Individual Retirement Accounts allow you to set aside a portion of your earned income in a tax-advantaged, trustee-based account. There are two basic types of individual retirement accounts; traditional IRAs and Roth IRAs. Both types of accounts provide tax-deferred growth of assets, but there are significant differences between these two types of retirement accounts, particularly with regard to the way contributions and withdrawals are taxed.
You must fund your Roth Individual Retirement Account with after-tax dollars. Unlike a traditional IRA, you cannot deduct your contributions to your Roth IRA when you file your federal income-tax return. You must have earned income from either employment or self-employment before you can contribute to a Roth IRA. You can contribute up to 100 percent of your earned income to your Roth IRA, but no more than $5,000, or $6,000 if you are at least 50 years of age.
All of the assets in your Roth IRA belong to you and you can withdraw them at any time for any reason. You can withdraw amounts equal to the total amount of your contributions at any time without causing a taxable event. Since you have already paid taxes on those funds, the Internal Revenue Service views this type of transaction as a tax-free return of contribution. You do not have to report a withdrawal of your contributions to the IRS.
All earnings in your Roth IRA occur on a tax-deferred basis. No taxes are due on earnings until they are withdrawn from the Roth account. All earnings in your Roth IRA are treated the same for income-tax purposes, regardless of the method by which they are paid into your account. Interest income, dividend income, capital gains and even tax-free interest from municipal bonds are all pooled together and grow tax-deferred. Earnings that remain in your Roth IRA for at least five years become qualified for tax-free withdrawal once you reach age 59 1/2.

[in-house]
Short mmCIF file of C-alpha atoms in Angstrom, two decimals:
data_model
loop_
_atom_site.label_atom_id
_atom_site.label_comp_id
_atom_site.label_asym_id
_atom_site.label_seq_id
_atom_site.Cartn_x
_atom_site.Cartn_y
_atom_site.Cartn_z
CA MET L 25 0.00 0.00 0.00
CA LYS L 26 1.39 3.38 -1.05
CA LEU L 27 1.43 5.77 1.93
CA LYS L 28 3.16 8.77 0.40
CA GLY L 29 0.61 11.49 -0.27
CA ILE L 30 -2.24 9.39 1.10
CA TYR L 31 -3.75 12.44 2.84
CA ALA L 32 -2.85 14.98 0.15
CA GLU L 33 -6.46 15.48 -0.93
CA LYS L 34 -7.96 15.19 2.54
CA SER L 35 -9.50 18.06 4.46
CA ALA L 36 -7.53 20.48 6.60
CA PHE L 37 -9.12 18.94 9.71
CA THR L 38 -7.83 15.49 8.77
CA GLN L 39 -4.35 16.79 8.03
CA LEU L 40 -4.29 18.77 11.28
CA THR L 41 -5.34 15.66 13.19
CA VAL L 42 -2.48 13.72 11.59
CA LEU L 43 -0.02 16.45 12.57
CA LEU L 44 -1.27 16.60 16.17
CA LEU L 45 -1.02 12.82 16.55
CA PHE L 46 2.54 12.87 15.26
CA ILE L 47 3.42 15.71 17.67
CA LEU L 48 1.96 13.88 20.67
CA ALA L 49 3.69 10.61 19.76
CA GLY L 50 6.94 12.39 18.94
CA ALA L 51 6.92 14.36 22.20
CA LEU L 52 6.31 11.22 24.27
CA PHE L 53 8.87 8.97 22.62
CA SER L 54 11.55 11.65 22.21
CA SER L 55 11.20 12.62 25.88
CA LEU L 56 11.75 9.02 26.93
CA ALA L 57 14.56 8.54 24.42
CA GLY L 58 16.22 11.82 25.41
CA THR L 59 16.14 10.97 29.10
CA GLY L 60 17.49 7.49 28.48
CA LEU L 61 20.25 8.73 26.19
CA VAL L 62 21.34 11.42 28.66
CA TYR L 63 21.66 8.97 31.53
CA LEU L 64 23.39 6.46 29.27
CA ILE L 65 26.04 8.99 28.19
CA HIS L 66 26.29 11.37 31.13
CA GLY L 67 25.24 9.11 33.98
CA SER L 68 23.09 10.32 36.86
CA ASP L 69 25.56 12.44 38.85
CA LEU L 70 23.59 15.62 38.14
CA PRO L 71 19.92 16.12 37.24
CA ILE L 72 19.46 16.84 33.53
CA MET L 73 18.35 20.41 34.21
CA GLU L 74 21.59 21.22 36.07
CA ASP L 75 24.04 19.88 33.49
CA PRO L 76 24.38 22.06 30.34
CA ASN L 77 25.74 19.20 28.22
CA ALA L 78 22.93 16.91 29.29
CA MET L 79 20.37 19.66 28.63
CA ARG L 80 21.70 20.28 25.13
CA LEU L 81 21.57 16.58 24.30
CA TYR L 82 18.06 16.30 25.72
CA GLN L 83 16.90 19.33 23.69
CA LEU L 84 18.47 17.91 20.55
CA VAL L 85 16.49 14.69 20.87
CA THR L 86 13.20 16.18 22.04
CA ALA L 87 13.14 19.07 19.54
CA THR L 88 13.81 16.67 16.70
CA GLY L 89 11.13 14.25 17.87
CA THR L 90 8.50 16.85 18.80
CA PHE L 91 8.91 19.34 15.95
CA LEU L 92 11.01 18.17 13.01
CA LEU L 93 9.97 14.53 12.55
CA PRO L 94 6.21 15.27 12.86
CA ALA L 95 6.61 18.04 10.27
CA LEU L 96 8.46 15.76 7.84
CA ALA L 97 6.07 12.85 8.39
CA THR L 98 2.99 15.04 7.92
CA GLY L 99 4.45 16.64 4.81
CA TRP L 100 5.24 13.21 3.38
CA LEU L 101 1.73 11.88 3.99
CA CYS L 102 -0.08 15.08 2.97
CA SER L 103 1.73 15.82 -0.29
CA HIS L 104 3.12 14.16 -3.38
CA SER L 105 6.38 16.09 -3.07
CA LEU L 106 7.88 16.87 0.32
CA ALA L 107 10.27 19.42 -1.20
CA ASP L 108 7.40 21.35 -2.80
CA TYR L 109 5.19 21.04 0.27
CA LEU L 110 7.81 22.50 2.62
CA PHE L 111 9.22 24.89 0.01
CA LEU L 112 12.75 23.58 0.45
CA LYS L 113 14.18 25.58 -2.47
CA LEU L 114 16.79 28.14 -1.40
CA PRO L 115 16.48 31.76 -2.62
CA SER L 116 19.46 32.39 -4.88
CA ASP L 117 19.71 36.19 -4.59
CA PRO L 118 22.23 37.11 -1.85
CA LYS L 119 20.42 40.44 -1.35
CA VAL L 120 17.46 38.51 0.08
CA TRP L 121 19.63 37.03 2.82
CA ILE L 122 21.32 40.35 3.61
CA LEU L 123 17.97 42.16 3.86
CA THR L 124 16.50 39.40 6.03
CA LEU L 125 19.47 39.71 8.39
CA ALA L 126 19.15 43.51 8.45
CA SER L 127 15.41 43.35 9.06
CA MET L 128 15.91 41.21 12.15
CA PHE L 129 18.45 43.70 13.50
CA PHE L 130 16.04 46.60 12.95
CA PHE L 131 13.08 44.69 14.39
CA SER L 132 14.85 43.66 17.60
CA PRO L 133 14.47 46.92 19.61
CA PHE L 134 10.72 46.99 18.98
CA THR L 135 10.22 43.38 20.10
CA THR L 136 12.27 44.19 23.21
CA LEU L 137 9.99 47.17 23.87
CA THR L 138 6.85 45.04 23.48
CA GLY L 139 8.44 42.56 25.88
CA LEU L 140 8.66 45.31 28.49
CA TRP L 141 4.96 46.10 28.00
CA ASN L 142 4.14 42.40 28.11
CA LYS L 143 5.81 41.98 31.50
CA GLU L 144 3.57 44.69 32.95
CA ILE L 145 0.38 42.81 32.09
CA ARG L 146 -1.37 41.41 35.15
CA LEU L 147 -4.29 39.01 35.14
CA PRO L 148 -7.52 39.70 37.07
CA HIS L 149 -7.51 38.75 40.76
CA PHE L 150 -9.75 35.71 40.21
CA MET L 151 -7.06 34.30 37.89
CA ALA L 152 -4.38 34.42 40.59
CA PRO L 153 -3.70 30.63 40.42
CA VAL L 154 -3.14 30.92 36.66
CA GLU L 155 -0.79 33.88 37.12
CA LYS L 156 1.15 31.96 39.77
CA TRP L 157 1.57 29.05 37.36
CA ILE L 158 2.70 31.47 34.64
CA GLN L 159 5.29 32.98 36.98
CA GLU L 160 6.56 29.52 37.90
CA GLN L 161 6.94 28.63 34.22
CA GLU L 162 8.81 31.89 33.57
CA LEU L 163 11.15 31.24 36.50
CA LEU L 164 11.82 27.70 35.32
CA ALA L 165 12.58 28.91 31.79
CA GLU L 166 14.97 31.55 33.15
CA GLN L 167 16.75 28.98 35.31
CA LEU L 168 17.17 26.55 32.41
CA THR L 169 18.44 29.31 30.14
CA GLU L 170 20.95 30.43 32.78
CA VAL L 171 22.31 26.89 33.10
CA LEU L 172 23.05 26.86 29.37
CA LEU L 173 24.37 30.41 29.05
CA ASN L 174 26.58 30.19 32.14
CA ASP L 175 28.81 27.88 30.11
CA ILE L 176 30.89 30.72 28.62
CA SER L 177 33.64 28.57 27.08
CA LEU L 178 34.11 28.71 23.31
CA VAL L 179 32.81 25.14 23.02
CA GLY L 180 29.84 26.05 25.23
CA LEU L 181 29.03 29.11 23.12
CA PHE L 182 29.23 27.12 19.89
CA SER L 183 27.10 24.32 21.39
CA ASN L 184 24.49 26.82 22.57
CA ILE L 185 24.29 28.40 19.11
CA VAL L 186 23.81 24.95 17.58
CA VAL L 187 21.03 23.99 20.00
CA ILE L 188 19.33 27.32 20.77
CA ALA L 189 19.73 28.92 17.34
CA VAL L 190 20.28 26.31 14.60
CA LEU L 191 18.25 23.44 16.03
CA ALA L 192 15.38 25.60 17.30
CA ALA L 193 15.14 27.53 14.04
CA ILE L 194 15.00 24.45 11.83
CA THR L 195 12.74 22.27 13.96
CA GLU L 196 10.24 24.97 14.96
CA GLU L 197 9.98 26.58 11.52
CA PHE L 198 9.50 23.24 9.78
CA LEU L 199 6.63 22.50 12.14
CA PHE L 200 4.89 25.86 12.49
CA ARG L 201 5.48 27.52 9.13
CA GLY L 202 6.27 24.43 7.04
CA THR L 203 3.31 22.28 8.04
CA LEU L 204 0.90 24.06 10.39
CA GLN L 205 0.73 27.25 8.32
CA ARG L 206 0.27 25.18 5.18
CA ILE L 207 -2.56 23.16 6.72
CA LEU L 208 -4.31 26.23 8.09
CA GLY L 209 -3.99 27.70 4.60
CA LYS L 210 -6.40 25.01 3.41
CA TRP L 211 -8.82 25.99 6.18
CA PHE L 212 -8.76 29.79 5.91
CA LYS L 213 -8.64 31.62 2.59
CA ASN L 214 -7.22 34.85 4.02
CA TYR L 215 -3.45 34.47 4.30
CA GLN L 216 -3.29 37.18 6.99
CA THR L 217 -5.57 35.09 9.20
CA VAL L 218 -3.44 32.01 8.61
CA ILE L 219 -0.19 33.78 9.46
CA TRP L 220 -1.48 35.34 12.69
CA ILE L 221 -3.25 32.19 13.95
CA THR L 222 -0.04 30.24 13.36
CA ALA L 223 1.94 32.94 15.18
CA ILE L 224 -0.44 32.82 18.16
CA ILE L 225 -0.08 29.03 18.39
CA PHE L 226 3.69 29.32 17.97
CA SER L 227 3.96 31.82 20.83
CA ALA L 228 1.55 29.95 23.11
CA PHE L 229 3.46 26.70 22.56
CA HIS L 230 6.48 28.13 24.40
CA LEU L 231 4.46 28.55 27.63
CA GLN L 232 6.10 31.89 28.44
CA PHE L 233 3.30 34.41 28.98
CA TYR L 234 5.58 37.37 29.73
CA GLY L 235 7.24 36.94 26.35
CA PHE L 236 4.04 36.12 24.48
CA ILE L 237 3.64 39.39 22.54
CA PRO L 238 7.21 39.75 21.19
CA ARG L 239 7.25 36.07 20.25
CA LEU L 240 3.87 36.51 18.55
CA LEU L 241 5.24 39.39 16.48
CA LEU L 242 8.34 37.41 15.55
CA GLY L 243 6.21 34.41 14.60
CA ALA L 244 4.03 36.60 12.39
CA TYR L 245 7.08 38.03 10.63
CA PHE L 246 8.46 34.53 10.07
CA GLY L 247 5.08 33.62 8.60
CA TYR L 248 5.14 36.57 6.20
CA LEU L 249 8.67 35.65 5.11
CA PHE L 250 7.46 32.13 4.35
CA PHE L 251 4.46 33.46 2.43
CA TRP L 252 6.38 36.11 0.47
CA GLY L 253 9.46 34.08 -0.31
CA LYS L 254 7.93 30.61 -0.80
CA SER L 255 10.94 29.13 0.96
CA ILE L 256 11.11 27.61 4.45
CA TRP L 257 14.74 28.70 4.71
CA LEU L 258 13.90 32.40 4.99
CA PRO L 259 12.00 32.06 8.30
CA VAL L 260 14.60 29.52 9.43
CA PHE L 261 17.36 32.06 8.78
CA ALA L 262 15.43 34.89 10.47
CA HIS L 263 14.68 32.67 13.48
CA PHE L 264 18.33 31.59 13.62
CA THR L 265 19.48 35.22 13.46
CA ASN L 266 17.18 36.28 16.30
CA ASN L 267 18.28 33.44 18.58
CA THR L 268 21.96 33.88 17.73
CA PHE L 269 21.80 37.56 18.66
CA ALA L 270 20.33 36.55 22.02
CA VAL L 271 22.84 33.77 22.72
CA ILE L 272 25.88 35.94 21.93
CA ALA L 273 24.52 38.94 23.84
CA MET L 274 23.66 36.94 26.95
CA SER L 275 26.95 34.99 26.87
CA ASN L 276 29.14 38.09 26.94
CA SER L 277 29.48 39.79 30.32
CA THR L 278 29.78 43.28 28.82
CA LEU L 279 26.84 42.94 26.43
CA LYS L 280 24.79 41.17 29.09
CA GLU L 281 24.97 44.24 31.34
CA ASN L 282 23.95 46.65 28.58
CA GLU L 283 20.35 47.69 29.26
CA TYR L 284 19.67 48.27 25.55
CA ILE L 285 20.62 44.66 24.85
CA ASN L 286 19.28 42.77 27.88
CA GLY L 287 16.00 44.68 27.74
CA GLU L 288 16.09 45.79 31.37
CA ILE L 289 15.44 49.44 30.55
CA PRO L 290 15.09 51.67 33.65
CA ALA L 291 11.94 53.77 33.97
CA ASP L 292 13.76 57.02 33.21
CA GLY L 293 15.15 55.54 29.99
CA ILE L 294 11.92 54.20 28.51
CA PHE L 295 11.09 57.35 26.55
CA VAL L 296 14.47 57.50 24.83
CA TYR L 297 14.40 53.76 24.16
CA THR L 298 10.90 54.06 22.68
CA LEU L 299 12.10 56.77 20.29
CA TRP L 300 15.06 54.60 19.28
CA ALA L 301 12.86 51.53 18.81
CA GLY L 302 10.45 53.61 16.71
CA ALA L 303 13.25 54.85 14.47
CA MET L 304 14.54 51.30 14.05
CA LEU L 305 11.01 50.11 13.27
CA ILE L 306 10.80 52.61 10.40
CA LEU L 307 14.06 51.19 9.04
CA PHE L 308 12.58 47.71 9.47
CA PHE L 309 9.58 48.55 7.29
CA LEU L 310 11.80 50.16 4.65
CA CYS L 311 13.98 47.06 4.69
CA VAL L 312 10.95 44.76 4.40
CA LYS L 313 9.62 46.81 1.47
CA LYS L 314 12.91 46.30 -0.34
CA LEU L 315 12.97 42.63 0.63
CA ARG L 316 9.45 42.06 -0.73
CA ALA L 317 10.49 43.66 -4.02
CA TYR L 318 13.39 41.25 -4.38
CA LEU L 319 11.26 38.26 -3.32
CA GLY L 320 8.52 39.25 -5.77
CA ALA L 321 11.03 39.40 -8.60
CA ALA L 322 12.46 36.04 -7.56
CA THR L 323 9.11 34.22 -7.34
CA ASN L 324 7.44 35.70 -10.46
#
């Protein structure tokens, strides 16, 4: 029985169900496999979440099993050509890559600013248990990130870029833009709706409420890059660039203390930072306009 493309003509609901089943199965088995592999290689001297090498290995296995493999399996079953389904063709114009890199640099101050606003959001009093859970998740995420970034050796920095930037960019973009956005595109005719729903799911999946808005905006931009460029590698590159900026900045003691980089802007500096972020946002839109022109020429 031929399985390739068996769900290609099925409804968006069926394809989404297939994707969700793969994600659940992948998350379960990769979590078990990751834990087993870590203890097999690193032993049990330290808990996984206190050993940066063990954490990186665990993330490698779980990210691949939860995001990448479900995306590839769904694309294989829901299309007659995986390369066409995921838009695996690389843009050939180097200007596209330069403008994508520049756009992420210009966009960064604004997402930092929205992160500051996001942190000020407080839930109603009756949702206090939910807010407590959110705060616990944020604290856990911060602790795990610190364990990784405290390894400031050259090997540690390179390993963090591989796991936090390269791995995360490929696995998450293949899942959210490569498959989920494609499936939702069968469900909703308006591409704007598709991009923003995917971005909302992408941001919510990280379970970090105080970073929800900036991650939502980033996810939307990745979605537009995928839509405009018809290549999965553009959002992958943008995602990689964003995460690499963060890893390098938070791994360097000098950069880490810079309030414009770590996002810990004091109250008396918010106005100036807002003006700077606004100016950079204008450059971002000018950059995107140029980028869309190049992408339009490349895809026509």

All earnings in your Roth IRA belong to you and you may withdraw them at any time for any reason. Once you reach age 59 1/2 you can withdraw qualified earnings, those that have been in your Roth account for at least five years, tax-free. You do not have to report qualified, tax-free withdrawals from your Roth IRA when you file your federal income-tax return. You can withdraw earnings prior to reaching age 59 1/2, but these funds will be taxed as ordinary income and will be subject to a 10 percent tax penalty. Any earnings you withdraw that have not been in your Roth account for at least five years will be subject to ordinary income taxes and a 10 percent tax penalty, regardless of your age.
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